To compound the confusion, some Medicare plans or supplements will offer some minimal dental services for an additional charge, but those are actually separate dental plans tacked on to the supplement or advantage plan. They are not part of Original Medicare or the Medicare Advantage plan. For the lack of a better term, they are Medicare dental insurance supplements.
Medicare Dental Insurance Supplements
The problem with these “Medicare dental insurance supplements” is they are not what they seem. The Advantage plan gives you some added dental insurance for an additional $16 or $23 a month. People mistakenly think this is a full dental plan, like they had with their employer.
When they go to the dentist, the plan might only cover two fillings and/or one extraction per year. It doesn’t cover crowns, root canals, bridges, etc. In a rush to get dental coverage and sign up for a Medicare plan, the agents do not go into detail on the plans, and clients are overwhelmed with all the Medicare information they are digesting. The clients do not find out until months or even years later, after paying all the monthly premiums, that the Medicare dental insurance supplement is very limited.
When people tell me Medicare is confusing, they say it with an attitude of apology. No apology is necessary; this is confusing!
Medicare Dental Coverage Plans
The bottom line is that if you want some sort of dental coverage, dental plans for people on Medicare are available. The plans are similar to the dental plans you experienced with your employer group health plan. They cover the same sorts of services with similar co-pays. You can add dental coverage to Medicare at any time. There is no special season for adding dental to Medicare. The cost, however, is usually higher for individual stand-alone dental plans compared to an employer group dental plan.
A group of a thousand employees commands lower premium rates from insurance companies than a single individual asking for the same coverage. Also, remember that you are paying for the whole premium. Your employer is no longer sharing the cost of the dental plan once you leave. Usually, you paid half, and the employer paid half or more. That is why your cost seems to be so much more. You are paying for the full load.
If you don’t want to pay the additional monthly premium of a stand-alone dental plan, you may wish to consider Medicare Advantage with the dental coverage included. The Medicare Advantage plans range in cost from zero to a very small premium.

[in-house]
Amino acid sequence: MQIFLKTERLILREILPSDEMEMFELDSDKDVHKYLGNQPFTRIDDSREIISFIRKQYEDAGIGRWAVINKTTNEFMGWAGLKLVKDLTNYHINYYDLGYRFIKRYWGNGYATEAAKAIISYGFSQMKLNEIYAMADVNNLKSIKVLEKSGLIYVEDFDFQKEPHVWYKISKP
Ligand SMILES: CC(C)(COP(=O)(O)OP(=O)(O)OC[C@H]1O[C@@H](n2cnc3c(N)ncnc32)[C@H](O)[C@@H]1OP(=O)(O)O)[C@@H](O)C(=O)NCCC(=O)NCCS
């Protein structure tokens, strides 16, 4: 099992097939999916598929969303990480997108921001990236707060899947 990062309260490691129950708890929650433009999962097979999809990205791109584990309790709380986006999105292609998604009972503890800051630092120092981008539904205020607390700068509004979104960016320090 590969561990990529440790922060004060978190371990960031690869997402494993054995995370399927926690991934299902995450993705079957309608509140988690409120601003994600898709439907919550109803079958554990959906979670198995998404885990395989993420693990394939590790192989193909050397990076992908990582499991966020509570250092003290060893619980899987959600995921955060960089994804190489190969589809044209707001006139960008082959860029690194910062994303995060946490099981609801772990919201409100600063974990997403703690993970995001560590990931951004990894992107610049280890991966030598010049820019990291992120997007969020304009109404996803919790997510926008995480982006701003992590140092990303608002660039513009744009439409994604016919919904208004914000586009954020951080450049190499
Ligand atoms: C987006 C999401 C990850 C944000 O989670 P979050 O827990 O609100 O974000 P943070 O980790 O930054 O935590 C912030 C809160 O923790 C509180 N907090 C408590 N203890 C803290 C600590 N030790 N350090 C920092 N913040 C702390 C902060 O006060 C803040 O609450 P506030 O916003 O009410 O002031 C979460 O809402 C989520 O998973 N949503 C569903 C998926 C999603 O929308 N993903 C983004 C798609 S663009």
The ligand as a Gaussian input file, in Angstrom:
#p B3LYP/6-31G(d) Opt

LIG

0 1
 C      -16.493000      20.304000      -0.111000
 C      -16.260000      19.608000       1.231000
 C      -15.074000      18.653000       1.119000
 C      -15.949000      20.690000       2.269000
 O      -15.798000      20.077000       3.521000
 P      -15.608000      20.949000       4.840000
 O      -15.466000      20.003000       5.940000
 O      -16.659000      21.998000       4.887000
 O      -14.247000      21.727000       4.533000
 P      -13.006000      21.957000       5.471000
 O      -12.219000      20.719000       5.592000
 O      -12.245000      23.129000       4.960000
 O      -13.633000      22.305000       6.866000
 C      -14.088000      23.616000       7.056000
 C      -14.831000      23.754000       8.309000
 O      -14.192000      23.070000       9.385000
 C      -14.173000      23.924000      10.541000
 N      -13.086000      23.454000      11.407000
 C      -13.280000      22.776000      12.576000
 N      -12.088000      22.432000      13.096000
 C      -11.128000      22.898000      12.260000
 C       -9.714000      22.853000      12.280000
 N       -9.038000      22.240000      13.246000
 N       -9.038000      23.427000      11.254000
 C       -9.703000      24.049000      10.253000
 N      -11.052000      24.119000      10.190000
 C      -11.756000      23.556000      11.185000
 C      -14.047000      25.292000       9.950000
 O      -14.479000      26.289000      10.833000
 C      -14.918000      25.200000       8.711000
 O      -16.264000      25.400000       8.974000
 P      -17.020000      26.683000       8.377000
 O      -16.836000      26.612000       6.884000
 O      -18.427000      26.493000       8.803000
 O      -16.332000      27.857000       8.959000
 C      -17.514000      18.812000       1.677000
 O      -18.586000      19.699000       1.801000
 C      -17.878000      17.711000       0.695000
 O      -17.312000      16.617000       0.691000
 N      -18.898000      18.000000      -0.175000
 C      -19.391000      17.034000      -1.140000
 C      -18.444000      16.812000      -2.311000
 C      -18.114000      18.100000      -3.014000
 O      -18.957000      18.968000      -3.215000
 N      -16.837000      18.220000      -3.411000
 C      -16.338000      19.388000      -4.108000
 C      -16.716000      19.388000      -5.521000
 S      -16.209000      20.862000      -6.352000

Is Medicare with Dental Insurance Worth It?
You would want to get dental insurance when you go on Medicare because you had dental insurance before you were on Medicare. You have teeth, and teeth cost something to maintain and, at times, repair. The need is even greater when we go on Medicare because you are older. Things wear out–sorry to tell ya. As we age, fillings come loose. Teeth crack. A crown will cost a $1,000-$1,500. On a $30,000 annual income once retired, a $1,000 crown is a large percentage of your income, especially for something that doesn’t put food on the table or gas in the car.
Dental insurance does what insurance does. It protects you from unplanned, sudden, and big expenses. If a $500, $1,000, or $2,000 bill is a concern, then insurance is the solution to safeguard against those unwanted costs.
No Dental Coverage is More Expensive
Your teeth still need to be cleaned. An average teeth cleaning with x-rays and a full exam will average between $100-$175. Most people get their teeth cleaned twice a year. You almost break even with the premium you will pay on a dental plan at that price. However, the difference is that if you have a dental plan, you will not pay full freight when you go in for a root canal, crown, or other high-dollar dental procedure. You will only pay half or less. That is much easier to swallow on a fixed income. It makes the lack of Medicare dental coverage fixable.
How Do You Get Dental Coverage With Medicare?
We represent all the major dental plans. We are happy to show you the best Medicare dental plans in 2022. See the stand-alone dental plans in your price range that cover the services you want. If you are interested in a Medicare Advantage plan that offers dental, we will walk you through the plans in your area. We put the plans up on the big screen side-by-side to see the differences in costs, coverage, and networks.
Let’s give Medicare and dental coverage a closer look. Call us at Omaha Insurance Solutions at 402-614-3389 to learn more about Medicare dental coverage in 2022.